13. Carolina Panthers: Dan Connor. Although Carolina managed to resign Travelle Wharton and franchise Jordan Gross, Gross will likely leave town next year, which will put Carolina in the market for a LT. However, Carolina's tackle situation will not rear its ugly head until next year, while the release of injury prone former MLB Dan Morgan has left a void that may be filled by the hard-working Connor, who holds a plethora of records at Linebacker U and would seem to be a nice fit for the Panther defense.
14. Chicago Bears: Jonathan Stewart. Chicago's offense was awful last year and they just lost Bernard Berrian and Muhsin Muhammed, so any offensive pick would be appropriate here. Cedric Benson has been a complete failure so it is time for the Bears to cut their losses and move on. Rashard Mendenhall is also a possibility here but Stewart has had more productive years in college and he provides the power running game that just might be able to prevent defense from focusing on Rex Grossman just long enough to prevent him from throwing three picks a game next year.
15. Detroit Lions: Limas Sweed. Despite the fact that the fallout from the disastrous Dre Bly trade left the Lions without a shutdown corner or a left tackle, making the presumptive picks Mike Jenkins or Ryan Clady, I fervently believe that Matt Millen will succumb to his old demons and select yet another wide receiver.
16. Arizona Cardinals: Mike Jenkins. The Cardinals’ secondary has been in serious need of repairs for some time now and Jenkins is the kind of consistent cover man that Rod Graves needs to jumpstart the process. Jenkins may never be described as a shutdown type, but he does have the uncanny combination of size, speed, and cover skills that NFL teams covet in a corner. However, there are some lingering character concerns with Jenkins. Rashard Mendenhall is also a possible choice here since the Edge isn’t getting any younger.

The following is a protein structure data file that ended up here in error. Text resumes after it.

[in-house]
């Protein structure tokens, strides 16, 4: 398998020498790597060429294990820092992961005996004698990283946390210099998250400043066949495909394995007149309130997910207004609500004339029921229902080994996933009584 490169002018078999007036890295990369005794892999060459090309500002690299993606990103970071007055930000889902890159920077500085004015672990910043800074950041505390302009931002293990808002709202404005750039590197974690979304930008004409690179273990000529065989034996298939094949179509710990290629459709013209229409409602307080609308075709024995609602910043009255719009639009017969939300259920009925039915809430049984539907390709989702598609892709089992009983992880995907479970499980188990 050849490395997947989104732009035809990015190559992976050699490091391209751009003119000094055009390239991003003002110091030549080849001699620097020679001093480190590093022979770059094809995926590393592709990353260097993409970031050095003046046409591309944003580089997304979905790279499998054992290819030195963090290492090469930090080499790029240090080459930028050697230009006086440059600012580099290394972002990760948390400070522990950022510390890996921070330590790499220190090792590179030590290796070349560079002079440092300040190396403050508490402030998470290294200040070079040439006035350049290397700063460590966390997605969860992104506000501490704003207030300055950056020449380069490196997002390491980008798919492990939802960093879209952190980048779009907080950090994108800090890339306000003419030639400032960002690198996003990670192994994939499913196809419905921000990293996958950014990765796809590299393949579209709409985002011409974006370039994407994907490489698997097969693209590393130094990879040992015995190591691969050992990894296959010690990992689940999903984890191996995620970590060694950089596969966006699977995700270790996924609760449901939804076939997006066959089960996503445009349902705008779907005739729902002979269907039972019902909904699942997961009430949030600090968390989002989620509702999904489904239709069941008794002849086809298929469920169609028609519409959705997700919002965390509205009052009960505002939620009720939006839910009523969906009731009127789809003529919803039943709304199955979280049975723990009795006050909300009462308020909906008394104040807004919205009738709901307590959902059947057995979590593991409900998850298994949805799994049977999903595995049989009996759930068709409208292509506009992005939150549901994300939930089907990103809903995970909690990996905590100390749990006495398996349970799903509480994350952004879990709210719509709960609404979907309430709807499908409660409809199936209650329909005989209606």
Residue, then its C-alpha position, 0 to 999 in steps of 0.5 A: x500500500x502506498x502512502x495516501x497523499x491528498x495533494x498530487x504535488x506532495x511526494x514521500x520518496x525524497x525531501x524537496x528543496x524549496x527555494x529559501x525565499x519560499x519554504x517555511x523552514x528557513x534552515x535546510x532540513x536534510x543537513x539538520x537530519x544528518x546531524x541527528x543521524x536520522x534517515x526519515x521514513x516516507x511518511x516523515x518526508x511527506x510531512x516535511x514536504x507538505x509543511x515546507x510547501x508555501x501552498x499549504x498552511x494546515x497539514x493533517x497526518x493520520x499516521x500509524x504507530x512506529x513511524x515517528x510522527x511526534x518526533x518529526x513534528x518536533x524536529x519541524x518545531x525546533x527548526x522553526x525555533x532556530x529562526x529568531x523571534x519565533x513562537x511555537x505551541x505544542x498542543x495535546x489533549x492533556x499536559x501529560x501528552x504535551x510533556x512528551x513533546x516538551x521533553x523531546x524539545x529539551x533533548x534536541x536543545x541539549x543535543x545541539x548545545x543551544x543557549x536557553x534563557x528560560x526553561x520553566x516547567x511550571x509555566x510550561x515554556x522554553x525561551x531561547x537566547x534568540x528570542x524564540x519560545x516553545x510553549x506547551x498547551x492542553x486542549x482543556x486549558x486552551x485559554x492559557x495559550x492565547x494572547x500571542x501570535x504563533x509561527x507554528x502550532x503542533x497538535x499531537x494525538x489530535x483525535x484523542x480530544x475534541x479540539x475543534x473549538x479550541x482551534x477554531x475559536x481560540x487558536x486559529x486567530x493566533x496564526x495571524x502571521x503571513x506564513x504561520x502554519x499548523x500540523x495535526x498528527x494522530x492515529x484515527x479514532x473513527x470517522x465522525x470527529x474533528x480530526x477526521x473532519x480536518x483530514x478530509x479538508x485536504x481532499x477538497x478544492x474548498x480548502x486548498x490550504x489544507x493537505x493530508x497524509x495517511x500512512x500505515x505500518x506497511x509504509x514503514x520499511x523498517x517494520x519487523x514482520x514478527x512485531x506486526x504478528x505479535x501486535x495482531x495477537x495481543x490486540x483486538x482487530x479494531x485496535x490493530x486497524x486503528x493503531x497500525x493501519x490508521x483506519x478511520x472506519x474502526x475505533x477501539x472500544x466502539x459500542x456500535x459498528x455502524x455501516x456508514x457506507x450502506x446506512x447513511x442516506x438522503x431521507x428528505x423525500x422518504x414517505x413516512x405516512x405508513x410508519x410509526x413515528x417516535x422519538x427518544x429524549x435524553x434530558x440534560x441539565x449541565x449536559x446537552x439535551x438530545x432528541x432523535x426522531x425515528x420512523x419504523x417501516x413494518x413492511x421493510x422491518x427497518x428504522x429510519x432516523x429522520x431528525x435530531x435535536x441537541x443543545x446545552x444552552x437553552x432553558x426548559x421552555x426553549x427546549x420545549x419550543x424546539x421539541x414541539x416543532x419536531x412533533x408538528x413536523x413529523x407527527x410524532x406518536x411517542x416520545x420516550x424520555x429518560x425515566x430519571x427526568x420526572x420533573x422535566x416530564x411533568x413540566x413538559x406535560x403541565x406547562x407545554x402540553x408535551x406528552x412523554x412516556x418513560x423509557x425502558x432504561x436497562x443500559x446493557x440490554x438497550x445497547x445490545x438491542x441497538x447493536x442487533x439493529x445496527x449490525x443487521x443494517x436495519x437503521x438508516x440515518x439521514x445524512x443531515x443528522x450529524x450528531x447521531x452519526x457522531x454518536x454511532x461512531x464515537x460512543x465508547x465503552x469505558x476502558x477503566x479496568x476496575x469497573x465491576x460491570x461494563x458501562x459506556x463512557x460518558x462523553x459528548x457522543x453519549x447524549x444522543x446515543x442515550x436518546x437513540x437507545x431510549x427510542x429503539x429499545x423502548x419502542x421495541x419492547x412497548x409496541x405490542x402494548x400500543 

17. Minnesota Vikings: Quentin Groves. Another defensive end going to Minnesota; the more things change the more they stay the same. Although Kenechi Udeze is a fine starter, he will miss the season fighting his leukemia and Erasmus James is a complete bust. Groves greatly improved his stock at the combine by running a 4.5 in the 40 and has shown the versatility to play OLB in a 3-4 set. Phillip Merling is also available but Groves seems to be the better fit for this defense because of his superior speed and explosiveness.
18. Houston Texans: Ryan Clady. Wow, talk about luck, the Texans haven’t had a good left tackle since Tony Boselli and the second best tackle in the draft, who had been projected to go as high as pick five, falls into their laps at 18. At 6’6”, 317 pounds, Clady has the size, strength, athleticism, and quickness of a Pro Bowl left tackle. The Texans are also in need of some serious help in the secondary with starter Dunta Robinson injured, and Aqib Talib is still available.
19. Philadelphia Eagles: James Hardy. Going into this off-season, the Eagles needed a weapon for Donovan Mcnabb, a quality O-linemen to replace the aging Jon Runyan, and a shutdown corner to take some pressure off of an injury prone secondary. With the signing of New England pro bowl corner Asante Samuel, the need for a corner has been met, and Ryan Clady has been taken off the board with the previous pick so the birds will wait to take a lineman. Hardy may not be the most highly ranked wide receiver available, but his size will create serious matchup problems for opposing defenses and provide a great red zone weapon for the Eagles. Hardy is also faster then most people would think so he brings the total package.